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Babylon Revisted and O...
 
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F. Scott Fitzgerald
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Babylon Revisted and Other Stories

3.97 of 5 stars 3.97  ·  rating details  ·  4,200 ratings  ·  178 reviews
Written between 1920 and 1937, when F. Scott Fitzgerald was at the height of his creative powers, these ten lyric tales represent some of the author's finest fiction. In them, Fitzgerald creates vivid, timeless characters -- a dissatisfied southern belle seeking adventure in the north; the tragic hero of the title story who lost more than money in the stock market; giddy a ...more
Paperback, 0 pages
Published February 1st 1984 by Scribner Book Company (first published 1931)
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Wildplumb
Ten stories that are masterfully created, but I will focus solely on one: Babylon Revisited.
No word is wasted or unnecessary in this greatest of F. Scott Fitzgerald's stories. Perhaps only Gatsby gets us to the finish line in such an eloquent and timely manner.

In this story, the main character, expatriate Charlie, returns to Paris (His home during the 20's boom) after the depression (story is written in 1931). The city has changed, and so has he; broker, soberer, depressed, a widow (which some
...more
Lizzie
Really this is practically five stars. I loved it. It's my favorite (American) story that I've read so far this summer.

I don't know what it's missing -- really, it's such an immensely straightforward story, that it doesn't actually have a whole lot happening below its surface. I guess that's it. I like the feeling of the unknown, just a little bit, when I read something. The feeling of, how did they get there?

Apparently, the story is truer to life than I realized when I finished it. Fitzgerald w
...more
Sam Quixote
"Babylon Revisited" contains three short stories by F Scott Fitzgerald - "The Cut-Glass Bowl", "The Lost Decade" and the title story. If you've got "Flappers and Philosophers", his book of collected short stories, then you'll have already read this book.

"Babylon Revisited" is probably the best of the bunch, a story of an alcoholic father trying to regain custody of his young daughter, trying to prove to his sister in law and her husband that he is sober and is up to the task. As the story goes o
...more
Samantha
i can't find my exact copy of what i purchased from half priced books, so i'll just claim i'm reading the same one that jamie read. this book is so old. it smells like 1955, and the pages are a sickly yellow-brown. i cannot wait. for the stories of course.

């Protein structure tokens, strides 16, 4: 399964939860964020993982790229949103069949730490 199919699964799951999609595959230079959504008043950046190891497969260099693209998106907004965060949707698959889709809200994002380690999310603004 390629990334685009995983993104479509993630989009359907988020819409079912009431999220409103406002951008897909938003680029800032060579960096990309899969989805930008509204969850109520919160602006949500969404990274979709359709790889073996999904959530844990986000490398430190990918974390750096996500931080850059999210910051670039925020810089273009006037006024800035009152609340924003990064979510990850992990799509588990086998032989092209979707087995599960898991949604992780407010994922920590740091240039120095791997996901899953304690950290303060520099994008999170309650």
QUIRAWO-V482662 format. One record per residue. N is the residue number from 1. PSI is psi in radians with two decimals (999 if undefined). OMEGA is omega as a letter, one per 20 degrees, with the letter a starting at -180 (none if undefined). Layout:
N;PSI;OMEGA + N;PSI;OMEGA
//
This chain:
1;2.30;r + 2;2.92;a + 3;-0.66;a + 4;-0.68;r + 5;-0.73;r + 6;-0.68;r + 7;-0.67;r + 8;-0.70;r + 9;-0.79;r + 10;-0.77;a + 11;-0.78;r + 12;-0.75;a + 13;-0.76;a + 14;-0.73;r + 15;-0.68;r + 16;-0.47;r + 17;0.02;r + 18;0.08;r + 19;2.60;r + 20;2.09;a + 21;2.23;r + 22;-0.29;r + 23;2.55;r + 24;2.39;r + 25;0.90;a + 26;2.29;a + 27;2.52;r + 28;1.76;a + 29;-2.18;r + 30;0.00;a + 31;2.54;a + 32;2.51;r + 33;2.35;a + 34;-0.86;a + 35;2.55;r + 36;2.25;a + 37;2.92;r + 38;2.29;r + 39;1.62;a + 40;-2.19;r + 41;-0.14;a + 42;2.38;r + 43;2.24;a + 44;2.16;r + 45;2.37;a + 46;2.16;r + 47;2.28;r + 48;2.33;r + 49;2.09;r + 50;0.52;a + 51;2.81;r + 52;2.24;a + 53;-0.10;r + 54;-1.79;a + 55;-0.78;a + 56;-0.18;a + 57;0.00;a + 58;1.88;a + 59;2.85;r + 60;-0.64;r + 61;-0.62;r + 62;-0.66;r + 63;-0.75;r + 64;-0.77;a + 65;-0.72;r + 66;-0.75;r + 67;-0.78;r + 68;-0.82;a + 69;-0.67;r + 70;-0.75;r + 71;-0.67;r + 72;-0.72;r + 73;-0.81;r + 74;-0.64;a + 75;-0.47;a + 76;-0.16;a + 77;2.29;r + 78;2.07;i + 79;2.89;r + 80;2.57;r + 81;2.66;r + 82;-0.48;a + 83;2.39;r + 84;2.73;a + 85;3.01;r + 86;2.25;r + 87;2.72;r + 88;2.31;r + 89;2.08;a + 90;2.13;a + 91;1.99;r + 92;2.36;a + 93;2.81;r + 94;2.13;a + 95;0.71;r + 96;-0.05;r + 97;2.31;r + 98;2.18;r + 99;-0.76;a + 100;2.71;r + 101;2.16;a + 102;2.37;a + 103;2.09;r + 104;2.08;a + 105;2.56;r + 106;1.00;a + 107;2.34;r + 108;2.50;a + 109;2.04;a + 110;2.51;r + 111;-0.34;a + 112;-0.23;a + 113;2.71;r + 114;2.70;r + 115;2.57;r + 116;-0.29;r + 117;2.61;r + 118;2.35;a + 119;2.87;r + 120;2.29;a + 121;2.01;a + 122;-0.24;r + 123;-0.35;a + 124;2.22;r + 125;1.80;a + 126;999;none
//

of course.

despite smelling great the whole time, the book wore me down halfway through. if nothing else, this is a timeline for fitzgerald's own life, and the amout of autobiography one can extract from each story is immense. going in chronolog
...more
Femke
It appears as though some authors should have left it at that one book that made them famous.
Maria Ella
"I am the exception that proves no rules, the limits of your control, the condiment in the dish of life."


The book is pretty straight-forward and simple, arching the idea of Alcohol abuse as the central theme of the three following short stories: Babylon Revisited, Cut-glass Bowl, and The Lost Decade. The first short story is inspired by the author's true story of gaining custody of her daughter over the latter's aunt. After reading the collections did I know that Fitzgerald suffered this kind
...more
Naoms
The writing is A plus and filled with the usual genius, but not even my beloved F. Scott Fitzgerald can make me love short stories. I always feel bereft, wanting more. Needing to know more about characters, story, details, etc. Just too short. I need fullsize novels, but I am glad I read this, I have some new favorite quotes.

Like...
Nothing affects them," he thought. "Stocks rise and fall, people loaf or work, but they go on forever.

and...

"I spoiled this city for myself. I didn't realize it, but
...more
Jenny
I love F. Scott Fitzgerald, and it makes me sad that I've already read all his novels, but I'm happy that he wrote so many short stories for me to enjoy. I like this collection because the first story, "The Ice Palace," was written in 1920, pre-Gatsby, and the last one, "The Long Way Out," was 1937, when Zelda was already in the sanitarium, and Scott already lived in California. His writing is drastically different as is his subject matter. The book is a great cross section of a great writer's c ...more
Mandi
“The Ice Palace” was an interesting play on the cultural differences that once existed between the north and the south. Being in the DR in the Peace Corps while reading this, it made me think of how easily the story could be told between someone from the DR and an American.

“May Day” was interesting to me because I have interest in understanding more about Socialism and how people felt about it in the US during that time, plus it gave Fitzgerald’s constant interest in writing about the rich a po